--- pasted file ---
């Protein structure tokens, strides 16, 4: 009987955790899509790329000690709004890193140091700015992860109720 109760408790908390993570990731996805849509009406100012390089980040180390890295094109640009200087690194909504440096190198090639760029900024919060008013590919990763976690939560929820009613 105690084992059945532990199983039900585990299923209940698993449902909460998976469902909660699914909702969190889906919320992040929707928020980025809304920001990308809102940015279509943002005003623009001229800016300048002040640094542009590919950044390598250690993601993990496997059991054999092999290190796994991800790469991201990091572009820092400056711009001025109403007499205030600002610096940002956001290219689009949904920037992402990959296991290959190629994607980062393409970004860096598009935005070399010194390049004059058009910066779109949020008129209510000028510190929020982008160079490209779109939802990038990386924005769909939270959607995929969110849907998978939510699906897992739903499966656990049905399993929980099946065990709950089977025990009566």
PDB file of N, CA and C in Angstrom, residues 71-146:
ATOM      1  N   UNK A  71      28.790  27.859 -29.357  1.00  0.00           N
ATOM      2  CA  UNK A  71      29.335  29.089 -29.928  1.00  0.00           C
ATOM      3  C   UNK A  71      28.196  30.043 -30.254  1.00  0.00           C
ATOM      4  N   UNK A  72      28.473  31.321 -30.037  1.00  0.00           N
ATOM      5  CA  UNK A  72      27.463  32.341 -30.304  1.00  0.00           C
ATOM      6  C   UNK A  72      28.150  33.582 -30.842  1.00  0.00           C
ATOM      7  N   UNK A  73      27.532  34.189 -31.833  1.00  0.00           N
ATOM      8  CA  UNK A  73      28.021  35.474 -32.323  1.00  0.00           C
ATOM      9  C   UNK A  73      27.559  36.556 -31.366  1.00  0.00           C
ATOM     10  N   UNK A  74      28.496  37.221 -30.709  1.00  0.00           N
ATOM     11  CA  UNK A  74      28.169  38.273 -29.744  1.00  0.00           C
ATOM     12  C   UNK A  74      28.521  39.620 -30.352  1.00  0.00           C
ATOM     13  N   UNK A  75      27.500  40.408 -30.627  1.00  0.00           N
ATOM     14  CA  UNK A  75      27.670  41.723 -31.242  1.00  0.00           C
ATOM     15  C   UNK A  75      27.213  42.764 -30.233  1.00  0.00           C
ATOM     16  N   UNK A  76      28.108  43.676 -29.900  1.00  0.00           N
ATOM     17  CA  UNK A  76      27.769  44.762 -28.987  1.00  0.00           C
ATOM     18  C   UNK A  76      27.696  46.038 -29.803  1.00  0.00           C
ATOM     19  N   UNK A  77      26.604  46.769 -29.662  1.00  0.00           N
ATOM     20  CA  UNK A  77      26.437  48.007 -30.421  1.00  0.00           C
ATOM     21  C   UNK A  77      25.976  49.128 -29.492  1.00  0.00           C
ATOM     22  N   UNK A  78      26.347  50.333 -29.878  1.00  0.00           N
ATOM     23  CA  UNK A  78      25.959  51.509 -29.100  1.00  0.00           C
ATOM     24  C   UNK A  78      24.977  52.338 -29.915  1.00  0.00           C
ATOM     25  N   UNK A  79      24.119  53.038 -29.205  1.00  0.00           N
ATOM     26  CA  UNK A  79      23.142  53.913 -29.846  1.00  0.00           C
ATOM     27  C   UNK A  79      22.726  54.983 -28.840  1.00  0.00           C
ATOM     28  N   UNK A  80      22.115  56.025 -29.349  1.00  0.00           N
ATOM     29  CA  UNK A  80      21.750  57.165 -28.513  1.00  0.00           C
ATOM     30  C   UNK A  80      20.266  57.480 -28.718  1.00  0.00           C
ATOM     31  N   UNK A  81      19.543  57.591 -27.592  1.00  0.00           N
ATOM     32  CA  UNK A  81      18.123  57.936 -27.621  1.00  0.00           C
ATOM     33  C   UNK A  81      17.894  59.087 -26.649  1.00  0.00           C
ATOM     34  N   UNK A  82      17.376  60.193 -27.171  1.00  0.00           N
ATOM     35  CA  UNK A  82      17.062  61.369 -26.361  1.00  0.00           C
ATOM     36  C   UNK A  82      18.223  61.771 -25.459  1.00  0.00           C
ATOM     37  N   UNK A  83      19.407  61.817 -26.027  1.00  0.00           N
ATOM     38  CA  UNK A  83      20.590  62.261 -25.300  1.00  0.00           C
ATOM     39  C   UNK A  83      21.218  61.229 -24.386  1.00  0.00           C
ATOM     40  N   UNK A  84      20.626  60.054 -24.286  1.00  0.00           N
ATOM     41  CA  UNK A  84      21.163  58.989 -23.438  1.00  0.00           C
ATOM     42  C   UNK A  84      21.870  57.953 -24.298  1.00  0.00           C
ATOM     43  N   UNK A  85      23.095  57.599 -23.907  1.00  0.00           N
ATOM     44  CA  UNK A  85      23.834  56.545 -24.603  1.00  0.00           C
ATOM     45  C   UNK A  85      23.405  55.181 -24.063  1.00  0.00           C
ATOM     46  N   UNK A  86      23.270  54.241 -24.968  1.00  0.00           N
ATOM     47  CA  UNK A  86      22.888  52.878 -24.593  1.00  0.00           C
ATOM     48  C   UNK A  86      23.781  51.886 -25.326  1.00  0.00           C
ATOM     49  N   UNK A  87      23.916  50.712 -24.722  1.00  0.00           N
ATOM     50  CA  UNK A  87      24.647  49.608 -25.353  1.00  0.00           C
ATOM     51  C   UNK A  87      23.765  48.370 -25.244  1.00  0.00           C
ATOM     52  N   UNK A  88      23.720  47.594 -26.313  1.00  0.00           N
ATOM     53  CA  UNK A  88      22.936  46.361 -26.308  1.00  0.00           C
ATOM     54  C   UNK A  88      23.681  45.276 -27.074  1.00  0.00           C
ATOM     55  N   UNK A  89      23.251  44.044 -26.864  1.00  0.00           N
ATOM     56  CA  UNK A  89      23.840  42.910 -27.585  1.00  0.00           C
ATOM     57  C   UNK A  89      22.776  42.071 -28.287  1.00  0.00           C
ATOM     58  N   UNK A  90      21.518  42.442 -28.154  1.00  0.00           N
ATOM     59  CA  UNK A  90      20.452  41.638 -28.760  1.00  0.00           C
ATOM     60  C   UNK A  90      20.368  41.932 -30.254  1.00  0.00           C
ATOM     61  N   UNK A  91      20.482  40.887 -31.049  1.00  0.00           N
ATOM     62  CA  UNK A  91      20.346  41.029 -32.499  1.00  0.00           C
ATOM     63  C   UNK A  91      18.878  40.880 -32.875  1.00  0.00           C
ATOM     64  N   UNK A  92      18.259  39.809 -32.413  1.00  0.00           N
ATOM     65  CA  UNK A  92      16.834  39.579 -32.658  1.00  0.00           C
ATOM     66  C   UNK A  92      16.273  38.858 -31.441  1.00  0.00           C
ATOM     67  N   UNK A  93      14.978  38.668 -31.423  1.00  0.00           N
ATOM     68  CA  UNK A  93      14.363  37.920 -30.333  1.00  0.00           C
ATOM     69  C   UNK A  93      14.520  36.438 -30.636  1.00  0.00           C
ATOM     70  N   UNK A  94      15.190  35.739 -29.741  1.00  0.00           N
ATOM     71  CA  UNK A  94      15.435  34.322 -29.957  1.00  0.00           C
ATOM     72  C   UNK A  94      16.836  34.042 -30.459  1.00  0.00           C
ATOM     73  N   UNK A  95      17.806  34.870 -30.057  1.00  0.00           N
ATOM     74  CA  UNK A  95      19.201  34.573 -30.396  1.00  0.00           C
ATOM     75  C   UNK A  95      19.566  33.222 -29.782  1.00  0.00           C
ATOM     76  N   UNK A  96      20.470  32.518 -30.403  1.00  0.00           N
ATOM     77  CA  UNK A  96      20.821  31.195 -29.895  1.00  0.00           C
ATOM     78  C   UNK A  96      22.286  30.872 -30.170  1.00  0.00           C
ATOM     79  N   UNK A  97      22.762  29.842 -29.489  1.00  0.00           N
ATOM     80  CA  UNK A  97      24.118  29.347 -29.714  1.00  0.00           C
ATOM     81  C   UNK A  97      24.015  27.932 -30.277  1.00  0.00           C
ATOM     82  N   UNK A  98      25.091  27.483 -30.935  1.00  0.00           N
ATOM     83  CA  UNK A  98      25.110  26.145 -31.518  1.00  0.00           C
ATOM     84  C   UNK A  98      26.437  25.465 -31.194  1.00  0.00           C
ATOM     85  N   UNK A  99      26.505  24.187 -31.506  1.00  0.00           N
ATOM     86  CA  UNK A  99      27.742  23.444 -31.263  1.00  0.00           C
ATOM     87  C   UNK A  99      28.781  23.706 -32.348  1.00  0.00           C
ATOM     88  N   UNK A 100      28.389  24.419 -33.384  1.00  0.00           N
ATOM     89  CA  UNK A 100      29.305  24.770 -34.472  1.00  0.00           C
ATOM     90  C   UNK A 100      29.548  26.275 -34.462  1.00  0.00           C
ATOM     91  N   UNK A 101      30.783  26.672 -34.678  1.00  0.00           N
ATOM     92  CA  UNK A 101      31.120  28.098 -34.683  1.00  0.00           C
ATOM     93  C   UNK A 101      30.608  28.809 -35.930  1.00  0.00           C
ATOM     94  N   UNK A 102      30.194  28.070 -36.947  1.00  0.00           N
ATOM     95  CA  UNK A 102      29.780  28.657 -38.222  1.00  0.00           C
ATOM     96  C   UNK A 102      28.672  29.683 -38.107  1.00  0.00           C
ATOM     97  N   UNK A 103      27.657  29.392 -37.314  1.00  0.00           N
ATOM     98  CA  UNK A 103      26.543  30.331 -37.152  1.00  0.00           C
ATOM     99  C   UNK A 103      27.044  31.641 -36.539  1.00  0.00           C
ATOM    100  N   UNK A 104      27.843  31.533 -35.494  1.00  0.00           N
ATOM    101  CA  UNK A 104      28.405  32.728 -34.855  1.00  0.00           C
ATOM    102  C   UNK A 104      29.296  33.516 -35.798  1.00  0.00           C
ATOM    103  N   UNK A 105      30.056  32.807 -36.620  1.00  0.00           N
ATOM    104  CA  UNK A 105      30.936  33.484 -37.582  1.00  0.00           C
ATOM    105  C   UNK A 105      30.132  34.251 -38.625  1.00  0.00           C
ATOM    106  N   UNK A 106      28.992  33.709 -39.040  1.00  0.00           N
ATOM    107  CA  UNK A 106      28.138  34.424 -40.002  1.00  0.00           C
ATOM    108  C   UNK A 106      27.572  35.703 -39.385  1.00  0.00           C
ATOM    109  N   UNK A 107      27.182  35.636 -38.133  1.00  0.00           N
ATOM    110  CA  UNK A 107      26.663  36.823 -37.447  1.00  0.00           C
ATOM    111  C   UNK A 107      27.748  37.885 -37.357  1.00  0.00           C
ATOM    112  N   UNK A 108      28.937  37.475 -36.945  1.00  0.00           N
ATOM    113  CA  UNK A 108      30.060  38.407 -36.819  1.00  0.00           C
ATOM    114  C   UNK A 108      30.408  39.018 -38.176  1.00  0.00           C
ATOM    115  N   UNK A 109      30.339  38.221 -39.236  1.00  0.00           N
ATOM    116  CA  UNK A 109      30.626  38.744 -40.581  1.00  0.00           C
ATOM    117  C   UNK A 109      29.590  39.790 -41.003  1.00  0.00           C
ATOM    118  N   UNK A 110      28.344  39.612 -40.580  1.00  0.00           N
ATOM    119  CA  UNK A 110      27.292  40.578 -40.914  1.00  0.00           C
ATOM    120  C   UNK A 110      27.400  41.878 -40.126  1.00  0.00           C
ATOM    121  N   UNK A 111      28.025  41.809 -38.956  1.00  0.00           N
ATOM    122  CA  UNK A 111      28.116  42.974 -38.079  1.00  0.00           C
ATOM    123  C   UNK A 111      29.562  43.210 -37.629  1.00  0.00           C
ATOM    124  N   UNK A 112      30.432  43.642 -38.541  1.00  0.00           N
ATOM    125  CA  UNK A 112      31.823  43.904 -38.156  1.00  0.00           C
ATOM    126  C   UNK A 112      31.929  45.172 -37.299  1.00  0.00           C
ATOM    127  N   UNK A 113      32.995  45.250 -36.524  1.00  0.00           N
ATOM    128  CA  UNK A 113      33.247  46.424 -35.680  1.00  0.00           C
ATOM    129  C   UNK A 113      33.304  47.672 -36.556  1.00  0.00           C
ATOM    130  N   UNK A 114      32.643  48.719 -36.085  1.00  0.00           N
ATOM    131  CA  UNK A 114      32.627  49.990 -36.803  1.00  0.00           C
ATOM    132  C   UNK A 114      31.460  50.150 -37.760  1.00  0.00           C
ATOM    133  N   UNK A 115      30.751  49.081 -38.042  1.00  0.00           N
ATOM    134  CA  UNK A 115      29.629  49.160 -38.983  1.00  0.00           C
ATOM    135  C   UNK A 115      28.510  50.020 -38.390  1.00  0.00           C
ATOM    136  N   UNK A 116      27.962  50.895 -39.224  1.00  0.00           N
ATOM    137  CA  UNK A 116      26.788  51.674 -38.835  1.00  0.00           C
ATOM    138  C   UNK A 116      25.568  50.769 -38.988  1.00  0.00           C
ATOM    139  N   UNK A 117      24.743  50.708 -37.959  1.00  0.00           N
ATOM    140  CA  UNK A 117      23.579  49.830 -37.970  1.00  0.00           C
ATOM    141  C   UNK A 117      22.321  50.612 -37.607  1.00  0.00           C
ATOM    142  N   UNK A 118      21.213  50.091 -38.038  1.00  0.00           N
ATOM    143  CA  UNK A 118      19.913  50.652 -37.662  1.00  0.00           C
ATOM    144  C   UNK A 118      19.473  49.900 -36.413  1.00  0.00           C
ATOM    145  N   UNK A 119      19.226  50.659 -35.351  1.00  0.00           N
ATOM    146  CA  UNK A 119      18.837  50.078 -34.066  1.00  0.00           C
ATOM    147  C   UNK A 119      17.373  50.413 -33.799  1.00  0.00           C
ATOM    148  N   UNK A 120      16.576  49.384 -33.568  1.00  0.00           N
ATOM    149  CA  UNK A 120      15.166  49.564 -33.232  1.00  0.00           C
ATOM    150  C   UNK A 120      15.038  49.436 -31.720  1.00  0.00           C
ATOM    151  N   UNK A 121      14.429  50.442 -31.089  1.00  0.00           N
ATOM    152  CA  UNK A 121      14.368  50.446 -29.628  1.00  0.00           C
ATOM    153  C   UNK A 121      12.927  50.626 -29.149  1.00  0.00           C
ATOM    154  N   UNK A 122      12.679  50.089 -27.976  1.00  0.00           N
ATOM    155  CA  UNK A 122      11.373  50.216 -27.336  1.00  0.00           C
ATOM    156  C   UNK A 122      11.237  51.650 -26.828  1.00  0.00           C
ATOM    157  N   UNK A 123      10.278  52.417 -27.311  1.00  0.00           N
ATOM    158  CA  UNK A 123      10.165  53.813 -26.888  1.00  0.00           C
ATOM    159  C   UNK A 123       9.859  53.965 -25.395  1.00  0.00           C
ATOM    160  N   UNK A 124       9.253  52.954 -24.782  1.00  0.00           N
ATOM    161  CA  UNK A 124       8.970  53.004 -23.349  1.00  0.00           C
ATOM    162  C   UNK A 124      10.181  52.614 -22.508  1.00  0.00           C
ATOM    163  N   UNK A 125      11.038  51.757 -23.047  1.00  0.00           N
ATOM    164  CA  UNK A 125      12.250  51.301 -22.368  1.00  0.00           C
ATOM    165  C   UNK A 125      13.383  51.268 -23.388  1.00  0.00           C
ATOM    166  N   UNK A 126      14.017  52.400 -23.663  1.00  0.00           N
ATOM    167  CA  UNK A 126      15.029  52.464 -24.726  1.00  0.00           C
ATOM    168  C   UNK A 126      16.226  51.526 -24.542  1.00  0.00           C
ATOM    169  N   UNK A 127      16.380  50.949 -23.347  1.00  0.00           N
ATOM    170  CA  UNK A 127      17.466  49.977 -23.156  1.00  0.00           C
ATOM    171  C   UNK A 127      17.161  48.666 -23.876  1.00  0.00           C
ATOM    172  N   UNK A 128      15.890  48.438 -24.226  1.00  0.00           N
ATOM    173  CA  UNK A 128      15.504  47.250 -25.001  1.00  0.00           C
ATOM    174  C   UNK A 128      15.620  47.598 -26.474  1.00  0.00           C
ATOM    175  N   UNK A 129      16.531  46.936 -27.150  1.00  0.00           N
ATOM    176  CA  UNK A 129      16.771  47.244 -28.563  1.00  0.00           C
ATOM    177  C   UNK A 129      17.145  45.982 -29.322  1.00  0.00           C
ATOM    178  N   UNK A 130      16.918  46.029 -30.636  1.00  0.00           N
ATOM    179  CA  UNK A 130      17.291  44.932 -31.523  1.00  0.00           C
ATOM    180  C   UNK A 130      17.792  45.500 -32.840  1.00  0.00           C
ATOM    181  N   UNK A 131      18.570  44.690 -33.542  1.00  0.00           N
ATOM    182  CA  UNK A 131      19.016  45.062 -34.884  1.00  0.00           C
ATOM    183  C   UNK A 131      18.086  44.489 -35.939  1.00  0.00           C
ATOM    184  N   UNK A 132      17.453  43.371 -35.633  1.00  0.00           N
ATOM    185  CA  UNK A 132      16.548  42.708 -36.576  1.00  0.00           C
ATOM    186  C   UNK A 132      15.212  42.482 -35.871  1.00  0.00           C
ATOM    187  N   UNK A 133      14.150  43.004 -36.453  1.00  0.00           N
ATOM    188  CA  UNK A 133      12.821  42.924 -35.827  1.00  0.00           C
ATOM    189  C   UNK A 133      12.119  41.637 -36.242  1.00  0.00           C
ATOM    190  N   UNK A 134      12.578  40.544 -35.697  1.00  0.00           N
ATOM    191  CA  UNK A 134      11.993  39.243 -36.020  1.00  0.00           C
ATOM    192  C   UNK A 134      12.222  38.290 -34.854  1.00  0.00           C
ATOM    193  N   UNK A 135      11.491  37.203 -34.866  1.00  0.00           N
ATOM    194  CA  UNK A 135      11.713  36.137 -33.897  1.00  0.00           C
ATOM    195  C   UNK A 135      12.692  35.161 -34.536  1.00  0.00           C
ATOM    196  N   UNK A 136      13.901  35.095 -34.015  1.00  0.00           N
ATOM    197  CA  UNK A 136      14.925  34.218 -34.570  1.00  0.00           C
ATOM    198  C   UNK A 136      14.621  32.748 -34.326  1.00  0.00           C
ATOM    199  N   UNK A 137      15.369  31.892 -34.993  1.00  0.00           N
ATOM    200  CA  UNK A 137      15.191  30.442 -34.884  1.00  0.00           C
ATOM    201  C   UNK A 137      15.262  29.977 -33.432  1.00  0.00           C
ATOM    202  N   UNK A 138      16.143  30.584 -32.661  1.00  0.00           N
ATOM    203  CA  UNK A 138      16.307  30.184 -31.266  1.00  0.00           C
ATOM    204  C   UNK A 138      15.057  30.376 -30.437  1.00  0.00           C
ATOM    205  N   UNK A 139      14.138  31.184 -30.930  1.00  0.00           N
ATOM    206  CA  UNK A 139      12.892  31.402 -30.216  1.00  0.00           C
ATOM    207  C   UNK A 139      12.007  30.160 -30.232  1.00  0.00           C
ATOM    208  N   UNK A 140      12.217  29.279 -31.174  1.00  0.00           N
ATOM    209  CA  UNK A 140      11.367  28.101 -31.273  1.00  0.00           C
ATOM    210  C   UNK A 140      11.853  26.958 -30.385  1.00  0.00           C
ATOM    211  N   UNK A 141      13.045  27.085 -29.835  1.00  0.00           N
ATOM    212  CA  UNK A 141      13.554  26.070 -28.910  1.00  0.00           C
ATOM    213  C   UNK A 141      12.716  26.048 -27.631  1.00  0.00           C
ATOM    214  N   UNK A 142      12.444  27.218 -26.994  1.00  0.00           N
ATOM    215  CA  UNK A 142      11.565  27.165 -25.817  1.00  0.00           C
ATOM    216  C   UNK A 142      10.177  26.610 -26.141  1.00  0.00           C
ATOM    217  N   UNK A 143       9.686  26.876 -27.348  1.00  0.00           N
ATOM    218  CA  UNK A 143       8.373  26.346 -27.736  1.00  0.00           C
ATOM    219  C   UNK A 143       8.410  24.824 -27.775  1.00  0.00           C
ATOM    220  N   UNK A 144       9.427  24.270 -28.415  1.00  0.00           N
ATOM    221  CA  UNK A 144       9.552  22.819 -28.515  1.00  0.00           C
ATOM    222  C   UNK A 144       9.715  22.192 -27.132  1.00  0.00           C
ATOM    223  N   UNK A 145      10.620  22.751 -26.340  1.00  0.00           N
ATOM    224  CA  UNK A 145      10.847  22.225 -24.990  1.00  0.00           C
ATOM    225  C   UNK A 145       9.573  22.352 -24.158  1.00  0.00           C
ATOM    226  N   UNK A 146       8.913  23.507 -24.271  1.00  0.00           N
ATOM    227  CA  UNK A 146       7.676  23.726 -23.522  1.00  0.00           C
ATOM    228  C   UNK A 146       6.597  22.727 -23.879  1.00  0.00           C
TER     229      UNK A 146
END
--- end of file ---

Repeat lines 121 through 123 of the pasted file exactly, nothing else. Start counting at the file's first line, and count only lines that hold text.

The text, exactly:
ATOM    119  CA  UNK A 110      27.292  40.578 -40.914  1.00  0.00           C
ATOM    120  C   UNK A 110      27.400  41.878 -40.126  1.00  0.00           C
ATOM    121  N   UNK A 111      28.025  41.809 -38.956  1.00  0.00           N